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Constitutional Freedoms

WikiLeaks Bets The Guardian a Million Bucks That Assange Never Met Manafort

Anonymously sourced report claims the men had clandestine meetings

WikiLeaks vehemently denies a bombshell report published in The Guardian on Tuesday claiming that its founder, Julian Assange, secretly met with embattled former Trump campaign manager Paul Manafort.

The meetings allegedly took place back in 2013, 2015, and 2016.

The WikiLeaks Twitter account has been active all morning on this issue.

“Remember this day when The Guardian permitted a serial fabricator to totally destroy the paper’s reputation. @WikiLeaks is willing to bet the Guardian a million dollars and its editor’s head that Manafort never met Assange,” the WikiLeaks’ account tweeted on Tuesday.

It attached an archived version of The Guardian’s article.

By “serial fabricator,” WikiLeaks is likely referring to article authors Luke Harding and Dan Collyns, whom @AssangeLegal claims have previously bylined “bogus stories” and have “peddl[ed] entirely false Russia propaganda for months.”

As of Tuesday noon EST, the @AssangeLegal Twitter account displayed the following warning: “Caution: This account is temporarily restricted. You’re seeing this warning because there has been some unusual activity from this account. Do you [still] want to view it?”

NBC News White House correspondent Kristen Welker reported that Rudy Giuliani said of The Guardian’s report, “Unequivocally fake news, I am told.”

The Guardian published its report hours before an announcement that no decision was made by Judge Leonie M. Brinkemaat at a federal hearing in the Eastern District of Virginia regarding unsealing charges against Assange, The Washington Post reported Tuesday.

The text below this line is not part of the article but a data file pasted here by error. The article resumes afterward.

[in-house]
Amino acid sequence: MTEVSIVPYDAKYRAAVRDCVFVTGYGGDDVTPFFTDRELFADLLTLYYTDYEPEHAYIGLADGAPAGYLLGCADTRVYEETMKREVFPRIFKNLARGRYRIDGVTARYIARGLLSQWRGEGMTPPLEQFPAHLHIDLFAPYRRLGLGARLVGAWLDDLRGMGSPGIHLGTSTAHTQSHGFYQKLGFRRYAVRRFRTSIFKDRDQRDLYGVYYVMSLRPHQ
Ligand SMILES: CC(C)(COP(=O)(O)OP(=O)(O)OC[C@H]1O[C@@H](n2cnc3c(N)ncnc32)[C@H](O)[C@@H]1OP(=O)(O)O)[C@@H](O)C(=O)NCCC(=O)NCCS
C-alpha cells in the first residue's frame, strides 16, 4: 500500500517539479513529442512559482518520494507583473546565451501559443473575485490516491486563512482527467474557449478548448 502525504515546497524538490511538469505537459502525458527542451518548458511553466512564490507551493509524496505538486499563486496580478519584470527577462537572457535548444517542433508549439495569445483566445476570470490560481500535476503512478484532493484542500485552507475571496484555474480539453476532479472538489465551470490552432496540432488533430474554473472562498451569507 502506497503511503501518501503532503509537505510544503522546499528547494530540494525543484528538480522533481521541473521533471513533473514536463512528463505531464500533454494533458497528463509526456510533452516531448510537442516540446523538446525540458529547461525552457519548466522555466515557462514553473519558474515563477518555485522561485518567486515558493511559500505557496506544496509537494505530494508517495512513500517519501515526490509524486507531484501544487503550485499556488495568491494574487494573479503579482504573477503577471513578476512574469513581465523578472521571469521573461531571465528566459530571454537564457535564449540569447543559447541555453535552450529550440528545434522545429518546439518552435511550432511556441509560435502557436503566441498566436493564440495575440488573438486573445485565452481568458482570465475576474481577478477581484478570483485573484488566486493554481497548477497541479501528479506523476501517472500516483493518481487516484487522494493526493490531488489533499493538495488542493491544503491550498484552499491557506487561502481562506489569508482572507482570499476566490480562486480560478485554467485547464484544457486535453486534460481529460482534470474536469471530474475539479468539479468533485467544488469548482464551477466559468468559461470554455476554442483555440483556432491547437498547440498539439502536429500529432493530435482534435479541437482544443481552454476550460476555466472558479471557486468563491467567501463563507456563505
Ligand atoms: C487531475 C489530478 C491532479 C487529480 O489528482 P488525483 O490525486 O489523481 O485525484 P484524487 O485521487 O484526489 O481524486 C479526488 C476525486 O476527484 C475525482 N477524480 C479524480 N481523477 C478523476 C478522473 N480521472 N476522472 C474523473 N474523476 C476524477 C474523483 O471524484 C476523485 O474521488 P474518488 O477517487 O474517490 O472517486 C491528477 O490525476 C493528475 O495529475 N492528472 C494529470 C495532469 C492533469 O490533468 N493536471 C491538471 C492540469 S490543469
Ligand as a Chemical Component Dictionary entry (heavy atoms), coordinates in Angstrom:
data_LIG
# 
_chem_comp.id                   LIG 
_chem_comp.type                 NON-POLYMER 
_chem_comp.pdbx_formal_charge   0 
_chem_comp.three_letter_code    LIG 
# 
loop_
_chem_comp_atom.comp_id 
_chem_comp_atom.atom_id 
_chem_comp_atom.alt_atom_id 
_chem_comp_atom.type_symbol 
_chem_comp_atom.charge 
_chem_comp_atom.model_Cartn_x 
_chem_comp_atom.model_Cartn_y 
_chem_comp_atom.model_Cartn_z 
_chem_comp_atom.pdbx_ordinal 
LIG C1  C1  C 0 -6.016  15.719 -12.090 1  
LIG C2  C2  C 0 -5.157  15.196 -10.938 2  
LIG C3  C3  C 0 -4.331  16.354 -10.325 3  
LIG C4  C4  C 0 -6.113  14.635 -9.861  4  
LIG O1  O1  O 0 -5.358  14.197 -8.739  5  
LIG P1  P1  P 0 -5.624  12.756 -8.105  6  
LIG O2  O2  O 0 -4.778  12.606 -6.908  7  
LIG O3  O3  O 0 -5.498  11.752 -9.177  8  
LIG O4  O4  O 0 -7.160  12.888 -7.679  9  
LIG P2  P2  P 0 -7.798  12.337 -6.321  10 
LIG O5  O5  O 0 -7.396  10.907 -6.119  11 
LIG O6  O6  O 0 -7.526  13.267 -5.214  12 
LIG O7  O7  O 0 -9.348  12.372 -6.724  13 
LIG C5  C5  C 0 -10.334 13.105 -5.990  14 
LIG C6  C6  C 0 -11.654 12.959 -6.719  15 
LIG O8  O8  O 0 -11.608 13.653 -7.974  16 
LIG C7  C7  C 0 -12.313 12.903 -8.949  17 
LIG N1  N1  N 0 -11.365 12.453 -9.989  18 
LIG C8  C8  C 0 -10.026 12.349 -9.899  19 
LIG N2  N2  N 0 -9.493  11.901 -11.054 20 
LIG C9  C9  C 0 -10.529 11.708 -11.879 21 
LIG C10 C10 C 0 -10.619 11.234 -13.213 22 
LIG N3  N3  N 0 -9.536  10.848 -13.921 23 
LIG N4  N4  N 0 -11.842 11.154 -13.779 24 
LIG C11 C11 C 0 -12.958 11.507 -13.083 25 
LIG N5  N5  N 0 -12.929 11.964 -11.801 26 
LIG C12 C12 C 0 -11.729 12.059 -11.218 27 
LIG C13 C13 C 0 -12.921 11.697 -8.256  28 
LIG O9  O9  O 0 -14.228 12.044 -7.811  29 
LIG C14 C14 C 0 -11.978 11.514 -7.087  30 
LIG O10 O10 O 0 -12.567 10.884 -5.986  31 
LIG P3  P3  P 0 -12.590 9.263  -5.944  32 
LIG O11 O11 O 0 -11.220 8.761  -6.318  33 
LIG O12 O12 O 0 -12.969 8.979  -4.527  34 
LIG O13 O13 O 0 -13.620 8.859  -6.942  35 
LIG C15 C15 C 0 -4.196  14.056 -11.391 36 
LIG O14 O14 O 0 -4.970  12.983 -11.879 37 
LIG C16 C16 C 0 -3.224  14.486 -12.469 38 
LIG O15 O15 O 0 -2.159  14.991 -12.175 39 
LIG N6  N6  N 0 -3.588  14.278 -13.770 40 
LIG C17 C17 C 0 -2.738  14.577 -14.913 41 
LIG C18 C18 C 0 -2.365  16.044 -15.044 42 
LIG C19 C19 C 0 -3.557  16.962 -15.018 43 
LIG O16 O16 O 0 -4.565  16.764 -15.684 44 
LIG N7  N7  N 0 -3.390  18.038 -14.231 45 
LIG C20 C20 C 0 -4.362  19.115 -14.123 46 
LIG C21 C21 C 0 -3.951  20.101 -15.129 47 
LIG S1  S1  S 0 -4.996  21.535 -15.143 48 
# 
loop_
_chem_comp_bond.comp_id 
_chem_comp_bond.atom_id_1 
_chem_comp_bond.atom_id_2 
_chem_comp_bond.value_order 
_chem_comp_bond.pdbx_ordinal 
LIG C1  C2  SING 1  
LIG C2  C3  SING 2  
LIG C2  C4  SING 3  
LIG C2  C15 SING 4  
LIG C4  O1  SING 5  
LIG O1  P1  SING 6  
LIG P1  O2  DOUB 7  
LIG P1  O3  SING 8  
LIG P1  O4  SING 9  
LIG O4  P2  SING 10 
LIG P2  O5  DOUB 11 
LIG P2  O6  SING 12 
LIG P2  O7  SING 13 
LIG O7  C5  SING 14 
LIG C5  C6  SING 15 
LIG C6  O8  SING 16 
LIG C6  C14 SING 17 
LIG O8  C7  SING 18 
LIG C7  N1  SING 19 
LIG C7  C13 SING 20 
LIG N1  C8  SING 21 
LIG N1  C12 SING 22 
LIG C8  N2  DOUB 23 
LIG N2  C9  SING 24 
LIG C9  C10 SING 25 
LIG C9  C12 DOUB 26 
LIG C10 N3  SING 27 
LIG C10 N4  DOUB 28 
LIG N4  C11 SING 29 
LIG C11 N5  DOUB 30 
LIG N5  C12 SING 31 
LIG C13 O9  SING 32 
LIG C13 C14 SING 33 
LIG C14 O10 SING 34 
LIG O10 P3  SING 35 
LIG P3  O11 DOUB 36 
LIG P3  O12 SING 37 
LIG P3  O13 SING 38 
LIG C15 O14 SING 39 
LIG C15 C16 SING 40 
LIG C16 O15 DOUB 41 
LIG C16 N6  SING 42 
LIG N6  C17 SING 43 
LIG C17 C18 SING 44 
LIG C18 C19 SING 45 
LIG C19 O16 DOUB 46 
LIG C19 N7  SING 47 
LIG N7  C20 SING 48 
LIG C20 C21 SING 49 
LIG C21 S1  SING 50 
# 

An apparently inadvertently leaked filing shows that the Department of Justice had charged Assange with a criminal offense.

But it did not indicate what the charge was, nor when the supposed offense occurred.

Tuesday’s hearing, a decision on which was delayed, addresses whether those charges should be public information.

Last September, Paul Manafort pleaded guilty to two conspiracy-related counts stemming from special counsel Robert Mueller’s investigation into alleged Russian collusion involving President Trump and his 2016 campaign team.

Prosecutors said on Monday that Manafort lied to the FBI, and by doing so breached his plea agreement, multiple outlets reported.

It is unclear whether Manafort’s alleged, plea agreement-violating statements are related to the supposed meetings with WikiLeaks’ Assange as reported by The Guardian or not.

“After signing the plea agreement, Manafort committed federal crimes by lying to the Federal Bureau of Investigation and the Special Counsel’s Office on a variety of subject matters, which constitute breaches of the agreement,” the three-page “Joint Status Report” filing reads, in part.

Manafort’s team, in the same filing, said the defendant “believes he has provided truthful information and does not agree with the government’s characterization or that he has breached the agreement.”

As of approximately 1:45 p.m. on Tuesday, The Guardian heavily edited its original piece — and WikiLeaks has been tracking those edits in a series of tweets.

On Tuesday morning, President Trump called the Robert Mueller investigation a “phony witch hunt,” roundly criticizing the investigation for treating people “horribly and viciously” and “ruining lives for them refusing to lie.”

He added that media outlets have been treating Mueller as a “saint” despite him “doing TREMENDOUS damage to our Criminal Justice System.”

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Michele Blood is a Flemington, New Jersey-based freelance writer and regular contributor to LifeZette.